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A dream of a `Dream': Shakespeare as fierce social commentary

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A dazzling production -- to the eye and to the mind -- has joined the repertoire of the Guthrie Theater here, and it's already proving a box office hit at this renowned repertory playhouse. The show is ``A Midsummer Night's Dream,'' staged by Liviu Ciulei, who has been the Guthrie's artistic director since 1980 but is leaving after this season. This is his last work for the Guthrie -- a parting gift that certainly supports the Romanian's brilliant reputation as a creatively disruptive force in world theater. His production's impact lingers long after its stunning visual effects are over, reminding you of how stirring -- how full of unexpected and sometimes perverse meaning -- a classic pla y can become in the hands of an audaciously gifted director.

Ostensibly, Shakespeare's comedy -- set vaguely in ancient Greece -- deals with a cat's cradle of emotional crosscurrents among lovers and the threat these feelings pose to the social equilibrium. A lot of the play takes place in the kingdom of the fairies -- the woods -- where the dream world of the title takes over.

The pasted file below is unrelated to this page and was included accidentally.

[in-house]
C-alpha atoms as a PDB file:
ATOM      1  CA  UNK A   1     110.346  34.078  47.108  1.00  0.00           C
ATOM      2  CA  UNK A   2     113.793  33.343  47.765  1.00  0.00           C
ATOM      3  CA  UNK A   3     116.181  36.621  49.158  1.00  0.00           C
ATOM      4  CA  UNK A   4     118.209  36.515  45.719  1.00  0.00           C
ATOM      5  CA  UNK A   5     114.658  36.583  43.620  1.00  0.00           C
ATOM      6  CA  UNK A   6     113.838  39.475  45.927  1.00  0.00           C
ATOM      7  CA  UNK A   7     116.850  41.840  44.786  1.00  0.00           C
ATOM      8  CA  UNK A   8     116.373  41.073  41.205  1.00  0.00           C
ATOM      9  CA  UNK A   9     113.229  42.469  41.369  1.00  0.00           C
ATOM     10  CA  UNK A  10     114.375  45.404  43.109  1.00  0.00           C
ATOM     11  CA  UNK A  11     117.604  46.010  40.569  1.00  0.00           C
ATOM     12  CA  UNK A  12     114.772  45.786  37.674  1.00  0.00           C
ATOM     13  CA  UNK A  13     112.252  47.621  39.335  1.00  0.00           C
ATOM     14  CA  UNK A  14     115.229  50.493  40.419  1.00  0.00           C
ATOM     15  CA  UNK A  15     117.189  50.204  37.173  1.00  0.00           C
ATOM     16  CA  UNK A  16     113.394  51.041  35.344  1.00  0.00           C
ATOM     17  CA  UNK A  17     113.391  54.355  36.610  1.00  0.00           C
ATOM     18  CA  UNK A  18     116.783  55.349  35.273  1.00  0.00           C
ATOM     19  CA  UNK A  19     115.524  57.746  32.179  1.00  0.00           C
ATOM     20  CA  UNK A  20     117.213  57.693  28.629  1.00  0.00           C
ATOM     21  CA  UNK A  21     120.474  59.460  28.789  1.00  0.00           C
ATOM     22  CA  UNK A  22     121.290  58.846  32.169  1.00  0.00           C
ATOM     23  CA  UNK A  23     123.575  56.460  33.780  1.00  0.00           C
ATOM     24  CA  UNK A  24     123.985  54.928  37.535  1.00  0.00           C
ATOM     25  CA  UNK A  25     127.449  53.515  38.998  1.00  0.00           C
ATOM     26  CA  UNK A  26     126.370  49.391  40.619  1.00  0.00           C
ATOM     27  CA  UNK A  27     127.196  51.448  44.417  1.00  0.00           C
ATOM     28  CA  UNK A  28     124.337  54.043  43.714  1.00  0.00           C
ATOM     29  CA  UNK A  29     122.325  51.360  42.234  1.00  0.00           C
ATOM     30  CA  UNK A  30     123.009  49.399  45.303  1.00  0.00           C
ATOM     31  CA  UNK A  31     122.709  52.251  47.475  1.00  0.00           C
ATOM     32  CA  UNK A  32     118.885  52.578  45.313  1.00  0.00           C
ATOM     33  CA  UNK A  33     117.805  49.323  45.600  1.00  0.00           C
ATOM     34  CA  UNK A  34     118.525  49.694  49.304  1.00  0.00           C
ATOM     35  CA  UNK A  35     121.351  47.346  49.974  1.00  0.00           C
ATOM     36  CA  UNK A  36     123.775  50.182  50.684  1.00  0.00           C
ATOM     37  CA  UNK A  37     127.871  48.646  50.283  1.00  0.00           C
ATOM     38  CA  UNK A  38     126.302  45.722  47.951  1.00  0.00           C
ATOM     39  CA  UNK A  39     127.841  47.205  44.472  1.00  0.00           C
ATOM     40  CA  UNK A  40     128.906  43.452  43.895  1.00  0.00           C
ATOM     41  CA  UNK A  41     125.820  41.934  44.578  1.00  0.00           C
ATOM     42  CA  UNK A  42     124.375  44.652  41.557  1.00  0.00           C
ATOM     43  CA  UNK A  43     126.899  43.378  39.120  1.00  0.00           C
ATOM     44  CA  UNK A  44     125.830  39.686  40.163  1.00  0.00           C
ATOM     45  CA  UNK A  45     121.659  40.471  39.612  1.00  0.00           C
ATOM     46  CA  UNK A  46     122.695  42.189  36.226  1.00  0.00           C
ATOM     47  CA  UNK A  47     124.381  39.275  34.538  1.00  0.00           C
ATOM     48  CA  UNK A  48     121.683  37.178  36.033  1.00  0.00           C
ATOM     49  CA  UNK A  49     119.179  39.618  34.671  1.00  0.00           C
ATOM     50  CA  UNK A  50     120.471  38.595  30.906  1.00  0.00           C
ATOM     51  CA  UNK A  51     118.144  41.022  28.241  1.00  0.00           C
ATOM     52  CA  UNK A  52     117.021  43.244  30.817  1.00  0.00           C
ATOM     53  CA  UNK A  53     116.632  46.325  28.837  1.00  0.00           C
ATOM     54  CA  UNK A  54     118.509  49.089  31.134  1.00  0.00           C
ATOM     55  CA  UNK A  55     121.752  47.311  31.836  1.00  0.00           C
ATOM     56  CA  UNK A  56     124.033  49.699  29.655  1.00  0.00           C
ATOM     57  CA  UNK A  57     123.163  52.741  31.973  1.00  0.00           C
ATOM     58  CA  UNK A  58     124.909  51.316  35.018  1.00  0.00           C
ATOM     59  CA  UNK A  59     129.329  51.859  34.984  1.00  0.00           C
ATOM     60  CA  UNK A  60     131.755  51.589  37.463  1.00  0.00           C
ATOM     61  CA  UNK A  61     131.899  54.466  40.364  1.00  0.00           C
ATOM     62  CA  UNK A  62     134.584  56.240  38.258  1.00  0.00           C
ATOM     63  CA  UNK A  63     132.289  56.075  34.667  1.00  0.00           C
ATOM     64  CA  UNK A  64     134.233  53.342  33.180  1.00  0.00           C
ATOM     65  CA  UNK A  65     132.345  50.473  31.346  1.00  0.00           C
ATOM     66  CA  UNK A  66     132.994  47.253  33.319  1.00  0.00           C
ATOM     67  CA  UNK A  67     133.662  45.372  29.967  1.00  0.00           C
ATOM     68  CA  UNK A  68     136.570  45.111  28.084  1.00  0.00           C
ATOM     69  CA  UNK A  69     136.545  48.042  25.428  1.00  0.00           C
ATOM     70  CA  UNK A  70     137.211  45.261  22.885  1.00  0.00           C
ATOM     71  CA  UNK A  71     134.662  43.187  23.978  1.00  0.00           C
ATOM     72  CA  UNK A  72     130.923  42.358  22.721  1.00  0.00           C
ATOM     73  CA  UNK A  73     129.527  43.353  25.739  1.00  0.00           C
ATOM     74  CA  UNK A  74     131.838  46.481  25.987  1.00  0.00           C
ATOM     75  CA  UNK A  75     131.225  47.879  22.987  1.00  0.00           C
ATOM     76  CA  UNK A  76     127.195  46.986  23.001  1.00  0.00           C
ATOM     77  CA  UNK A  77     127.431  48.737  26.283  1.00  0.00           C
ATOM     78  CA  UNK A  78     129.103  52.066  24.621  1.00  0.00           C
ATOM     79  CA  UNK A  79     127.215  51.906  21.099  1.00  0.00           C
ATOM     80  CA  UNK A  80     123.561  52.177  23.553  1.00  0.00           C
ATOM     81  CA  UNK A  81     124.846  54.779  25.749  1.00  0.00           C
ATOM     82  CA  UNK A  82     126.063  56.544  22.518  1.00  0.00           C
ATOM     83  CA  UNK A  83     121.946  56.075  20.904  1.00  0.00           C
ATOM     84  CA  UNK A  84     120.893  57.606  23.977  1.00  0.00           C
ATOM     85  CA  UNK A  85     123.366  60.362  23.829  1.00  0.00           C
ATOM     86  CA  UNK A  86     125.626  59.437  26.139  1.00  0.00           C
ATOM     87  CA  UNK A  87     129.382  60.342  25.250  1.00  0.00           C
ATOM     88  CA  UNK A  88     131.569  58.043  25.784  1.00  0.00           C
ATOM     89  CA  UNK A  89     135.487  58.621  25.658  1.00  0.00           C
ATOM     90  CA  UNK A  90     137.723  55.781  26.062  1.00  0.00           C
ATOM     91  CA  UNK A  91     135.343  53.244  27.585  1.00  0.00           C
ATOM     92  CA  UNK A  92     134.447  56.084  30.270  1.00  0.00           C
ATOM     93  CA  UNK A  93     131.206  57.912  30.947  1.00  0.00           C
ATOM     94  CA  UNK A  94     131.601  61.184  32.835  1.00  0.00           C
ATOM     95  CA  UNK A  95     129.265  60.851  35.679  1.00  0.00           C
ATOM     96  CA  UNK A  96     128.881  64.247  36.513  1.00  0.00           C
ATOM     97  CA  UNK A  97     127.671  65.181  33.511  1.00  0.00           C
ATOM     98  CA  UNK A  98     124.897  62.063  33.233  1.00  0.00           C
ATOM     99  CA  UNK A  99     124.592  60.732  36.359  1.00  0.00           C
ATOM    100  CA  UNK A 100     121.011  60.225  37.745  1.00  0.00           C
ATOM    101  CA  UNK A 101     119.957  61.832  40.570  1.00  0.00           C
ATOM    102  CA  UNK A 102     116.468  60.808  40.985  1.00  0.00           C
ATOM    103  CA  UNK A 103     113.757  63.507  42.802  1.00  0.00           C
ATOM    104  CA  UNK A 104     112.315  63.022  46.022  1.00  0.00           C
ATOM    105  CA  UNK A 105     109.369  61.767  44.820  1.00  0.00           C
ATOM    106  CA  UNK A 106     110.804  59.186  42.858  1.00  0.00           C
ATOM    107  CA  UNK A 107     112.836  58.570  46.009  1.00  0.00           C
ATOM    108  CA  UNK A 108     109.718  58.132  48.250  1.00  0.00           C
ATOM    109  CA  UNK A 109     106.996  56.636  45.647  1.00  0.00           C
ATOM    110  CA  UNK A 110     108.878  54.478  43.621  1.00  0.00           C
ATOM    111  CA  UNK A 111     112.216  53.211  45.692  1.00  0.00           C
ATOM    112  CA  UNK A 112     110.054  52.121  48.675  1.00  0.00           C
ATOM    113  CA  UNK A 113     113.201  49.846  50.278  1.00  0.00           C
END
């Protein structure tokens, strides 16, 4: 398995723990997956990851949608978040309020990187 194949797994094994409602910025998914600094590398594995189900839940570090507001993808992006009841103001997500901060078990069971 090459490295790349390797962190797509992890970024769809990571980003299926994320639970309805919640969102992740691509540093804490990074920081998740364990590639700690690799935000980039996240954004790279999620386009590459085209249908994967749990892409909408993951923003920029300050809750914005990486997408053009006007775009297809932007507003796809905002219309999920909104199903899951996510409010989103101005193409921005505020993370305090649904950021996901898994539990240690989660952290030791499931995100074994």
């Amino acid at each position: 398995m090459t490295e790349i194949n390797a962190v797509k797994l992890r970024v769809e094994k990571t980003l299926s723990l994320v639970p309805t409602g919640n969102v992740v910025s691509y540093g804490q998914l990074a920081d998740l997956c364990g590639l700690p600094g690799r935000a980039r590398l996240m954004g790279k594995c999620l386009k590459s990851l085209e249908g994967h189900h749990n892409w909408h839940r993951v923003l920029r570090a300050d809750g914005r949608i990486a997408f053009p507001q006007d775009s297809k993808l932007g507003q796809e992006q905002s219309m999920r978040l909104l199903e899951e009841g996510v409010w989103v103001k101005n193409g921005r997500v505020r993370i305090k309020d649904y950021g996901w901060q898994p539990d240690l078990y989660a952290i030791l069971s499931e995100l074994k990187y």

In Athens, Hermia's father has chosen Demetrius as her husband. The trouble is, she loves Lysander, whom her father accuses of ``corrupting'' her imagination. Demetrius, in turn, loves Hermia, while it is Helena who loves him. The ``seething brains'' of lovers, according to Theseus, Duke of Athens, cause turmoil and upset the patriarchal order, and he commands Hermia to submit to her father's wishes.

But in the opening scene just before this confrontation, Ciulei has accomplished an electrifying transformation of the play's ``traditional'' atmosphere. The Guthrie's thrust stage and bare floor are covered with glaring red plastic. Into this harsh, shimmering world steps Hippolyta, queen of the Amazons, who has been captured by Theseus and brought back as his bride.


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